Equity trading volume in the US continues to move to lower levels even in the face of a rising stock market. Why is trading volume so low? A few differing theories are out there trying to explain this change. One, you have that retail investors are actually out of the market and moving into other items like ETFs or investments that are perceived to be safer. That can be one of the reasons why equity trading volume is back to levels last seen in 2008. Or it can simply be that many US retail investors have opted out of the market and are eyeing other items. The decline in equity trading volume is reflected in the low volatility numbers and it is an interesting development. It is likely that a combination of things has led to this low equity trading volume in the face of stock market that is up over 100 percent from the lows reached in 2009.
Time will tell why this is occurring but something is pushing trading volume low.
China economic slowdown 2012 – China leading indicators continue to point to slower economic growth.
The Chinese economy continues to face the impact of a global contraction. China’s economy is heavily reliant on exports and is facing the headwinds of a contraction around the world. The leading indicators are all pointing to signs that the Chinese government may step in with additional stimulus to boost the slowing economy. Yet is this useful or even helpful? China is already experiencing a large amount of bad investments in real estate and public work projects that in many cases are poorly done or even well thought out. Of course China is cautious on many fronts but the overall leading indicator index does give us a pause. The US and European economies are still fragile especially with Europe and the many nations that have tipped fully into recessions.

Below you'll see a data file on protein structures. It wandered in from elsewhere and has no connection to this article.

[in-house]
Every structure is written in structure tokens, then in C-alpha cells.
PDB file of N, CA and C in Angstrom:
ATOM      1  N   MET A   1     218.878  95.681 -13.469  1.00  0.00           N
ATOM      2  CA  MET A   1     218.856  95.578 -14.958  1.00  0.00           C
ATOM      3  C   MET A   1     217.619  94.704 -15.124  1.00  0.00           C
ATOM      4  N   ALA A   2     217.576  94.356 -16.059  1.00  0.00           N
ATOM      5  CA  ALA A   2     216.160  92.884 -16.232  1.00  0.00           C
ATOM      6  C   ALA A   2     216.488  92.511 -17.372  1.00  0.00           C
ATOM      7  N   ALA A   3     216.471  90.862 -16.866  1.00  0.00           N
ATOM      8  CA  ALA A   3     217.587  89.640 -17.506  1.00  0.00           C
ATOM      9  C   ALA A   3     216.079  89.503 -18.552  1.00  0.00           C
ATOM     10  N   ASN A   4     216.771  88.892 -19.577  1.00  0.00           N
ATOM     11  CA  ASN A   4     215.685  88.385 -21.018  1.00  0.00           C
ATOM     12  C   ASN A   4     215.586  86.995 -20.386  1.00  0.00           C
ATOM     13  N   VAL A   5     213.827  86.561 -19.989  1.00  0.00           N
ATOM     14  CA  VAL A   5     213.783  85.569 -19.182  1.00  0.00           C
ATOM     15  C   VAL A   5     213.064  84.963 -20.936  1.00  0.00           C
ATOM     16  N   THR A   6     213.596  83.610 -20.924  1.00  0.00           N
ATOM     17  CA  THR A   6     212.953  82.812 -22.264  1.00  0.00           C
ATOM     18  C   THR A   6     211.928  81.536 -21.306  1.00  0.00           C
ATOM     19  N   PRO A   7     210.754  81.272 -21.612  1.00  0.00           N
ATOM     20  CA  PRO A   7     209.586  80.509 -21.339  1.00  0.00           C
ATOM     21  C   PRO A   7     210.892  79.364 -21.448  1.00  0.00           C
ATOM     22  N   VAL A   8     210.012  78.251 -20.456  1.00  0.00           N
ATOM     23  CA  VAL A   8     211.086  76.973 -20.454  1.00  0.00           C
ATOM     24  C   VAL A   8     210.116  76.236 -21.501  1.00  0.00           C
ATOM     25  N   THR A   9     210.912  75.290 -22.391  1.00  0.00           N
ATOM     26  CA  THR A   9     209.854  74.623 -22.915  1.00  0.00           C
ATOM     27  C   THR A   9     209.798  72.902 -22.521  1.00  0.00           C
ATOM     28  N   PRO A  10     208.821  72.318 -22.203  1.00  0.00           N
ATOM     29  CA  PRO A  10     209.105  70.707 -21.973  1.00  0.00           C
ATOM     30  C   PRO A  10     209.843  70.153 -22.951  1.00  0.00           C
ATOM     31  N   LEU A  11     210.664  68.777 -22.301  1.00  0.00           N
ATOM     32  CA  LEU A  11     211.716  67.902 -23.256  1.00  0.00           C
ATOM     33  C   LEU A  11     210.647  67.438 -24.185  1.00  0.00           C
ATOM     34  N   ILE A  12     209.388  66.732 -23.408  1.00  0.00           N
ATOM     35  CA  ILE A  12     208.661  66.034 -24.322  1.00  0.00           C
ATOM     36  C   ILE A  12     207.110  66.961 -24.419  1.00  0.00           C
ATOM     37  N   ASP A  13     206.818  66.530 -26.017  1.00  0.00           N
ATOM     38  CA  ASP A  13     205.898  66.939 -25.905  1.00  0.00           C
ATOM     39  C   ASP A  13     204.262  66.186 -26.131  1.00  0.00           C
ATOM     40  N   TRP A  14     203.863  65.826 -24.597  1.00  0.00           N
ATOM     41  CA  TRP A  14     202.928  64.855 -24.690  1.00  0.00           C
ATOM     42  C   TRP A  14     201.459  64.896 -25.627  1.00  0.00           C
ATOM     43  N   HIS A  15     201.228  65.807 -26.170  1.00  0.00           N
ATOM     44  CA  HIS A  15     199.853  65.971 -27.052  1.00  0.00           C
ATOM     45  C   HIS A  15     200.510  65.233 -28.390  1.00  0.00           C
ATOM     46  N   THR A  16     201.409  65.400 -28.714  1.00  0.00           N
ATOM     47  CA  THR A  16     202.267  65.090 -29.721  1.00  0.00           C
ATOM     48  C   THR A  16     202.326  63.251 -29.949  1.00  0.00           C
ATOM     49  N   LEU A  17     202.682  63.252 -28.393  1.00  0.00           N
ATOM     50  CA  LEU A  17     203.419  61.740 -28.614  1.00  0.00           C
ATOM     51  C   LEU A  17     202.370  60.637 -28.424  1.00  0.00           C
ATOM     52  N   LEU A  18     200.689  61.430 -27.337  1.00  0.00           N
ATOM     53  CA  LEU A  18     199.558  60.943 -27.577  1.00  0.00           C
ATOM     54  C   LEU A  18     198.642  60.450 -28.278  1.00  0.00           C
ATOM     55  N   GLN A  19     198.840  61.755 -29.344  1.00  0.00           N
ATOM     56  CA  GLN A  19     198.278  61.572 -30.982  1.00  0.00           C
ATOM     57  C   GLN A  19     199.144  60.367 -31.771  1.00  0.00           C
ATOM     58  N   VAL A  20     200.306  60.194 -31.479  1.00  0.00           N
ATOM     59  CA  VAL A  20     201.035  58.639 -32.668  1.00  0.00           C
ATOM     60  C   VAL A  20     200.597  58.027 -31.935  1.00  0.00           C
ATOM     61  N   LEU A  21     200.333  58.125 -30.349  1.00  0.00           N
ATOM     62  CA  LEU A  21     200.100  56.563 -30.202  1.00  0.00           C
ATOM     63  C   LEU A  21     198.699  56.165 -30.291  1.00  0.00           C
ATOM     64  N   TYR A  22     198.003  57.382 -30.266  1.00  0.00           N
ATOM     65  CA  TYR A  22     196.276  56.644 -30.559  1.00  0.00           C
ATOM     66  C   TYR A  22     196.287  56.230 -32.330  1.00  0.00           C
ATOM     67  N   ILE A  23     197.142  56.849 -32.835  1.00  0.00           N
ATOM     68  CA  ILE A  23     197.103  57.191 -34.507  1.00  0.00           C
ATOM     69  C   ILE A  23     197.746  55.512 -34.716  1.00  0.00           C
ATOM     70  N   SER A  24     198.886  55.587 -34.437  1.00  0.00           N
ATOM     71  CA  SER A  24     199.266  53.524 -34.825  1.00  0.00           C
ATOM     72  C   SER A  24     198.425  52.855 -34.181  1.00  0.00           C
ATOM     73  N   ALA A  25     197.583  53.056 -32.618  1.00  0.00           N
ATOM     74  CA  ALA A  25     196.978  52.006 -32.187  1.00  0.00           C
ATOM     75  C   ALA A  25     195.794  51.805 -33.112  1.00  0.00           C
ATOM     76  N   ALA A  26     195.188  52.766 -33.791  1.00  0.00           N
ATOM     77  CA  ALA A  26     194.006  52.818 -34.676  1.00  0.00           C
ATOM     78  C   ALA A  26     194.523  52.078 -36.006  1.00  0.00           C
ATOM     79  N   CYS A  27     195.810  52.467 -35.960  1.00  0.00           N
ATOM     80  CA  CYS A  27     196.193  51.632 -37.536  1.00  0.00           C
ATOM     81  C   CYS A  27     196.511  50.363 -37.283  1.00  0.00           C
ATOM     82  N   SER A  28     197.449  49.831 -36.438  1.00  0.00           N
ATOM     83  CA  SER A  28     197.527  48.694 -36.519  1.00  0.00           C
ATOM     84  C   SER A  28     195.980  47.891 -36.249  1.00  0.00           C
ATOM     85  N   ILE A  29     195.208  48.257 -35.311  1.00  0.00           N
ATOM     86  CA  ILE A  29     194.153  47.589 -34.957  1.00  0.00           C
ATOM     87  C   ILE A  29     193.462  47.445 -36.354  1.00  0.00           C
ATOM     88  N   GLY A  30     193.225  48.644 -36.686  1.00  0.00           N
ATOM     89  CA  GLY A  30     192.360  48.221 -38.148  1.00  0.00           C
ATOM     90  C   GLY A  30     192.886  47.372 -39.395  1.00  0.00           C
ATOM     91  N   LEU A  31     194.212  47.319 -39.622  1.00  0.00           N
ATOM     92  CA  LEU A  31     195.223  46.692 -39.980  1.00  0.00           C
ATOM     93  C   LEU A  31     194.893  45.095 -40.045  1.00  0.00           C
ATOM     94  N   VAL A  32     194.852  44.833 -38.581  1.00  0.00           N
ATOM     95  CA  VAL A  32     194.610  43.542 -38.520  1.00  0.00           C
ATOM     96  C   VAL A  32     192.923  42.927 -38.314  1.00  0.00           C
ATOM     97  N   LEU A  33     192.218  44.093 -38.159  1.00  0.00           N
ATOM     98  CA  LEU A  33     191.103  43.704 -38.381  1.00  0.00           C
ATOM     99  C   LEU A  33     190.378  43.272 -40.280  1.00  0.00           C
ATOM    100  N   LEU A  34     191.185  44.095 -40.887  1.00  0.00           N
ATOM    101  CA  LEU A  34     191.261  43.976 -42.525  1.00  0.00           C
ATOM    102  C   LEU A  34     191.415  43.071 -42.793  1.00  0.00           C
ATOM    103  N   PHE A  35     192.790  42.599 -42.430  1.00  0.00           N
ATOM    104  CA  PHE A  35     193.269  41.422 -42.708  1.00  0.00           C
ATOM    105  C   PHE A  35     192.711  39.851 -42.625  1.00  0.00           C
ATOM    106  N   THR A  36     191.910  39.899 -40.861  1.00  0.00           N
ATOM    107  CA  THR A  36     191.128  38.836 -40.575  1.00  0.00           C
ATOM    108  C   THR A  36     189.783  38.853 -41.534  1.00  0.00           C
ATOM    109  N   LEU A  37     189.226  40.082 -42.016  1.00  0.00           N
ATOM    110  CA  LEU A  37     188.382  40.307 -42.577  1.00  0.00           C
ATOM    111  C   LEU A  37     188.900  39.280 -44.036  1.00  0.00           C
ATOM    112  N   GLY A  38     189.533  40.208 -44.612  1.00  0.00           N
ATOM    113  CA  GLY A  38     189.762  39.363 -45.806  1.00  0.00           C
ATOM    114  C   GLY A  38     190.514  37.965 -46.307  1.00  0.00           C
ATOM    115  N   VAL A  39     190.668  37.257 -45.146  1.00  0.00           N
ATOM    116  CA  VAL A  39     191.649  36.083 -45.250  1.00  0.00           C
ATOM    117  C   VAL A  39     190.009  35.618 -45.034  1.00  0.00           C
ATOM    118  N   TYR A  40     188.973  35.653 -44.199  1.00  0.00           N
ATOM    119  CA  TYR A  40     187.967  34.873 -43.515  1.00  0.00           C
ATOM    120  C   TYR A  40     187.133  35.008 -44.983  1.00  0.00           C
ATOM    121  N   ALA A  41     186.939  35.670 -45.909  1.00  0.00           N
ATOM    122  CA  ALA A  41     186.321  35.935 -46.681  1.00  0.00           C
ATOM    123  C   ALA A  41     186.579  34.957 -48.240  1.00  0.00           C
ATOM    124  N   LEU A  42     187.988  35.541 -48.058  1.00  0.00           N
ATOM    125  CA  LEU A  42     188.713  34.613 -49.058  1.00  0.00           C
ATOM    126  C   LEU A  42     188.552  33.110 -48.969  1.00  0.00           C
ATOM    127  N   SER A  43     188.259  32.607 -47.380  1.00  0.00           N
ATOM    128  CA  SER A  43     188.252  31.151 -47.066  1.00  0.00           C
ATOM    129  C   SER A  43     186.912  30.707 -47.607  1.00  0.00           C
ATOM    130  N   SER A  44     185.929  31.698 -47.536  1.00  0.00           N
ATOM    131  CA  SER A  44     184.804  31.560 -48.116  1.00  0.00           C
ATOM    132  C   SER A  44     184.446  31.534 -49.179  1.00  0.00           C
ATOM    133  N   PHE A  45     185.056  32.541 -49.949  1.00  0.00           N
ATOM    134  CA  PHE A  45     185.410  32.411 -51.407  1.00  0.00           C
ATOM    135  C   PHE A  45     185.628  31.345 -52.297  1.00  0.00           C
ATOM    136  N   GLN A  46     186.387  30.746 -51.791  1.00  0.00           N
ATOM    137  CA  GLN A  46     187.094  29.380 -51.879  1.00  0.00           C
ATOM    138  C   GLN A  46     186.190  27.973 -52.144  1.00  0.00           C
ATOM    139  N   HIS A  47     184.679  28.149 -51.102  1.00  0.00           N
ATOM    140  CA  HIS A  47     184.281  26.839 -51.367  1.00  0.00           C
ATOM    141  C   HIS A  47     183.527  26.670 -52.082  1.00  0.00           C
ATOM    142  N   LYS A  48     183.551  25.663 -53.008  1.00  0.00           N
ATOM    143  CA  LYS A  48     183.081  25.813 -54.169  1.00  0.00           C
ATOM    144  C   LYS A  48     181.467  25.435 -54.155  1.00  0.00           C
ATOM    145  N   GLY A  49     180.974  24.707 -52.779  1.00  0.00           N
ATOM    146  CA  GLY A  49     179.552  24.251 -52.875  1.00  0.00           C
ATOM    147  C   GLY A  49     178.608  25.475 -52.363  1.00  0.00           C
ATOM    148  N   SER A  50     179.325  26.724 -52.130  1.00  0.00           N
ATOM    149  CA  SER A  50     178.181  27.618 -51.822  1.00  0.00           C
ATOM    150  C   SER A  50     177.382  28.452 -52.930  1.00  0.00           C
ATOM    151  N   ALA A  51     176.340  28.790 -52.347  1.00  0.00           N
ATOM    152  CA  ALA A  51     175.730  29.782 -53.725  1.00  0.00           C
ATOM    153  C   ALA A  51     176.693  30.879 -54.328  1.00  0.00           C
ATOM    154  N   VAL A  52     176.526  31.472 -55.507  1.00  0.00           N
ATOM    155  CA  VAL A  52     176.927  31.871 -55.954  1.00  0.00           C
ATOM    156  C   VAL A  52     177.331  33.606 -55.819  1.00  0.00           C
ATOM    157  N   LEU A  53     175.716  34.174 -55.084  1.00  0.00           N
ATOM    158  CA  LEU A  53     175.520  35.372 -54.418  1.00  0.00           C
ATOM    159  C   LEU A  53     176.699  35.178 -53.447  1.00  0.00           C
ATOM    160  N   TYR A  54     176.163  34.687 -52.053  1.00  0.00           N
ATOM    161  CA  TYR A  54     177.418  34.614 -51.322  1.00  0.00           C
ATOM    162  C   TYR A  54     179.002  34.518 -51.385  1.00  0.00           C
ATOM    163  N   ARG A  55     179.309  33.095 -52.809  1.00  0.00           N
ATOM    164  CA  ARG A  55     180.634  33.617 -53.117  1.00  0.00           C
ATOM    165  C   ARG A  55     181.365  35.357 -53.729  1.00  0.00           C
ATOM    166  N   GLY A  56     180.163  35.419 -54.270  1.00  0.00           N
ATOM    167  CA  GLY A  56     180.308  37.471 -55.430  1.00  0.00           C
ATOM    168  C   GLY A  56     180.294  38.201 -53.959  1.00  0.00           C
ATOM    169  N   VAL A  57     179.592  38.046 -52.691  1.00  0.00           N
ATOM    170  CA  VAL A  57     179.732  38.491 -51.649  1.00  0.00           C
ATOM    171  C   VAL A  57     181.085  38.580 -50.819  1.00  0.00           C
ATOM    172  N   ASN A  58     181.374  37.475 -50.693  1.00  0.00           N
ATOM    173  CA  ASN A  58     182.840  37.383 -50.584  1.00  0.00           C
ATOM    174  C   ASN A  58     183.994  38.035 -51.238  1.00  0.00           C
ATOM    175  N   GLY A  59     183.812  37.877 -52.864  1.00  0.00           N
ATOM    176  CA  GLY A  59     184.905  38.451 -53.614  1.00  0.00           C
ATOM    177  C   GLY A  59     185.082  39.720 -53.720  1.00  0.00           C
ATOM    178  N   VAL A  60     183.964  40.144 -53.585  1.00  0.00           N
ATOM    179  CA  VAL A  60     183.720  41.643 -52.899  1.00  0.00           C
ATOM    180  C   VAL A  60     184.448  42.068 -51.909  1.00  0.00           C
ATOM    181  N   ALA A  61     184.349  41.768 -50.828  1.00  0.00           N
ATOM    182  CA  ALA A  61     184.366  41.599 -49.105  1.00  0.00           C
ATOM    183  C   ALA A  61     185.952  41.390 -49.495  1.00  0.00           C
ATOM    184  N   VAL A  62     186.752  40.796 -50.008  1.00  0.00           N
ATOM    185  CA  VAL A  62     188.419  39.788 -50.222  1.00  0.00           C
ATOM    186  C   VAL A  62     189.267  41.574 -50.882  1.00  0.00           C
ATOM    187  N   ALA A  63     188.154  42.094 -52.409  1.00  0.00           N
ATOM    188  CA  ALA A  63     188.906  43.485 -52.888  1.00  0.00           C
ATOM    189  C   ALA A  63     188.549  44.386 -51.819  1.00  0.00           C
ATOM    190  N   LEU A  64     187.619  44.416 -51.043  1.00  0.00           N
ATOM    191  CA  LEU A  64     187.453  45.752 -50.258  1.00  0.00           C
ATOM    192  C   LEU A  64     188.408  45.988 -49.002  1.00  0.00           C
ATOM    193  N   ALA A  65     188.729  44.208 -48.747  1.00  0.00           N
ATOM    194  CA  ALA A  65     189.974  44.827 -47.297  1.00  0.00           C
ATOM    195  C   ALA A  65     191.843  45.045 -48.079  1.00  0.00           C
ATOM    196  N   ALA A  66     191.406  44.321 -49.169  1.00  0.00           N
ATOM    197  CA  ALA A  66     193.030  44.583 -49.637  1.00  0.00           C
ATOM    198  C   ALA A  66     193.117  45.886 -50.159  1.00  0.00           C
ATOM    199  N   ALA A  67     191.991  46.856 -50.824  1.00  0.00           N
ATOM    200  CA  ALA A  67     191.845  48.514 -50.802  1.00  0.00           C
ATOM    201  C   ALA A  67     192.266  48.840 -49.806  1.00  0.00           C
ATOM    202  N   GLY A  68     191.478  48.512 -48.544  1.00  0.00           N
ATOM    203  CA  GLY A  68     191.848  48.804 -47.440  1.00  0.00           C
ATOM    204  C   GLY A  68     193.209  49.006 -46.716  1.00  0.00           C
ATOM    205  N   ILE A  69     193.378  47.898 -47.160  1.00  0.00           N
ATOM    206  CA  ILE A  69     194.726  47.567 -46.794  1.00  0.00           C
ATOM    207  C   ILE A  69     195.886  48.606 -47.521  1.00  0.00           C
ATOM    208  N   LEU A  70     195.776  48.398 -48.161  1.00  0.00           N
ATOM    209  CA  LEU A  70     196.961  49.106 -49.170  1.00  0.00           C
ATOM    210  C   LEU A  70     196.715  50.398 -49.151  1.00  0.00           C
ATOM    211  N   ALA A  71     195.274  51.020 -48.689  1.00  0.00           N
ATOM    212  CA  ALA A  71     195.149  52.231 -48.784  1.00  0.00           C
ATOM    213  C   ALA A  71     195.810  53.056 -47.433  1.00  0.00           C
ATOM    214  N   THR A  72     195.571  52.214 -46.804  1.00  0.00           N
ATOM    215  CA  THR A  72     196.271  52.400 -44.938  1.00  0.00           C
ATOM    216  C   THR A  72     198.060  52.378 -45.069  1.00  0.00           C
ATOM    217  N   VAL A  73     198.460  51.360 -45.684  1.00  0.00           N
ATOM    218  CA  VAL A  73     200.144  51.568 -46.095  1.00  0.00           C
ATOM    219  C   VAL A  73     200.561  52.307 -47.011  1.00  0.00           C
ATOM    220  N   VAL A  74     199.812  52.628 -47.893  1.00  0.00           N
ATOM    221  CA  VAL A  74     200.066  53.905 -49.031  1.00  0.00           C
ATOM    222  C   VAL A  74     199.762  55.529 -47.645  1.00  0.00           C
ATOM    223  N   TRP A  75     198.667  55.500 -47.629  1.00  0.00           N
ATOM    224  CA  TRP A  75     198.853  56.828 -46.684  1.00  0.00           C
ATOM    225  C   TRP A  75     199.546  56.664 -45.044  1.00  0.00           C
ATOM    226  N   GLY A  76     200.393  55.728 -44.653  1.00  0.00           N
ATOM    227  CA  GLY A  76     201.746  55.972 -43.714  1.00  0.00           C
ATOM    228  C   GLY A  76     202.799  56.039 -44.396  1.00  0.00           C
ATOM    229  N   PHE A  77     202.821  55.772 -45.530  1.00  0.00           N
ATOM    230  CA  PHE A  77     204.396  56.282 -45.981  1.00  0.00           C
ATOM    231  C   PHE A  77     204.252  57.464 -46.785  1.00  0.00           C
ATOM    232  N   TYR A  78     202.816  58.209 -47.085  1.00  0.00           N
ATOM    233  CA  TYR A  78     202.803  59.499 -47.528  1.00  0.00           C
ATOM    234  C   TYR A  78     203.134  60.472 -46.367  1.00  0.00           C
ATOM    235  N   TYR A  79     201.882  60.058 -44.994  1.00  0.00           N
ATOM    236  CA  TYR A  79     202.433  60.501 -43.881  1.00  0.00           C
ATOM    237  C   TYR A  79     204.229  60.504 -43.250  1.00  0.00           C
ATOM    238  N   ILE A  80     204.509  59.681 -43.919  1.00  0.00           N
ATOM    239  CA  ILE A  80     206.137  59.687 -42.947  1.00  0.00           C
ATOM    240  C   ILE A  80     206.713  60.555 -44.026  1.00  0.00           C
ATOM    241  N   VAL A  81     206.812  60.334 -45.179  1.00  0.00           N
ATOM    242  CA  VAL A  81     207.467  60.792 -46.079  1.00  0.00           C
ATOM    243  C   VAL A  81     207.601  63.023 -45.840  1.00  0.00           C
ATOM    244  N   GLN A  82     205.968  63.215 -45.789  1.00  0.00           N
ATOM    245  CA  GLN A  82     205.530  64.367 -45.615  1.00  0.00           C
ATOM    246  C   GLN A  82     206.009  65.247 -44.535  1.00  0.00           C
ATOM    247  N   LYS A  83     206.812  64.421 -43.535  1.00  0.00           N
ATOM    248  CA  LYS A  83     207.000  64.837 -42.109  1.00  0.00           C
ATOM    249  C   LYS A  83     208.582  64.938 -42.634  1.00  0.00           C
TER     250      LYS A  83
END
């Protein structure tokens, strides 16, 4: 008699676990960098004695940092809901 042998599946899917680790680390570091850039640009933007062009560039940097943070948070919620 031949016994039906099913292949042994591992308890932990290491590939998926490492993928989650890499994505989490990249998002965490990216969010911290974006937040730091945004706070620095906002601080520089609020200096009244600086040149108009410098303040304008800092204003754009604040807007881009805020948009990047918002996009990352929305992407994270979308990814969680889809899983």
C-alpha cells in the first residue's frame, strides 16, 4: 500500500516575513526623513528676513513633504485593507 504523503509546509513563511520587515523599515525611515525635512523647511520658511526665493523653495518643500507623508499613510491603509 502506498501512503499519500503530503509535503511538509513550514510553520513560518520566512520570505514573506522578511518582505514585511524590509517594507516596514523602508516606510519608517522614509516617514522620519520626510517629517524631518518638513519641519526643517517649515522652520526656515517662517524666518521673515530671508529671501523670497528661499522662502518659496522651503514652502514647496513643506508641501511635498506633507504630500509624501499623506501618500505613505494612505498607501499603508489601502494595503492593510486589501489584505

The leading indicators tell the story:
The global slowdown is an ongoing story.
The markets have entered a stage of collective belief that the European Central Bank and the Federal Reserve have now reached a stage of elevation where they can control markets. This force is so prevalent and strong that even with very high unemployment and giant fiscal imbalances the US stock markets slowly inch their way to their previous peak. If we examine the fiscal imbalances of various countries in Europe and also look at the US we realize that spending is getting us into a deeper hole only before the hour of big government expenditures. The process seems simple on paper as long as GDP is growing at a brisk pace. For the moment however, we have failed to enter a stage of growth and many parts of the world are slowing down dramatically or contracting.
Fiscal imbalances are at elevated levels:
So the story continues with the belief that somehow, some big force like the ECB or Fed can prop up the markets. Everyone seems to be operating on the notion that short term loans are the way to solve the challenges ahead.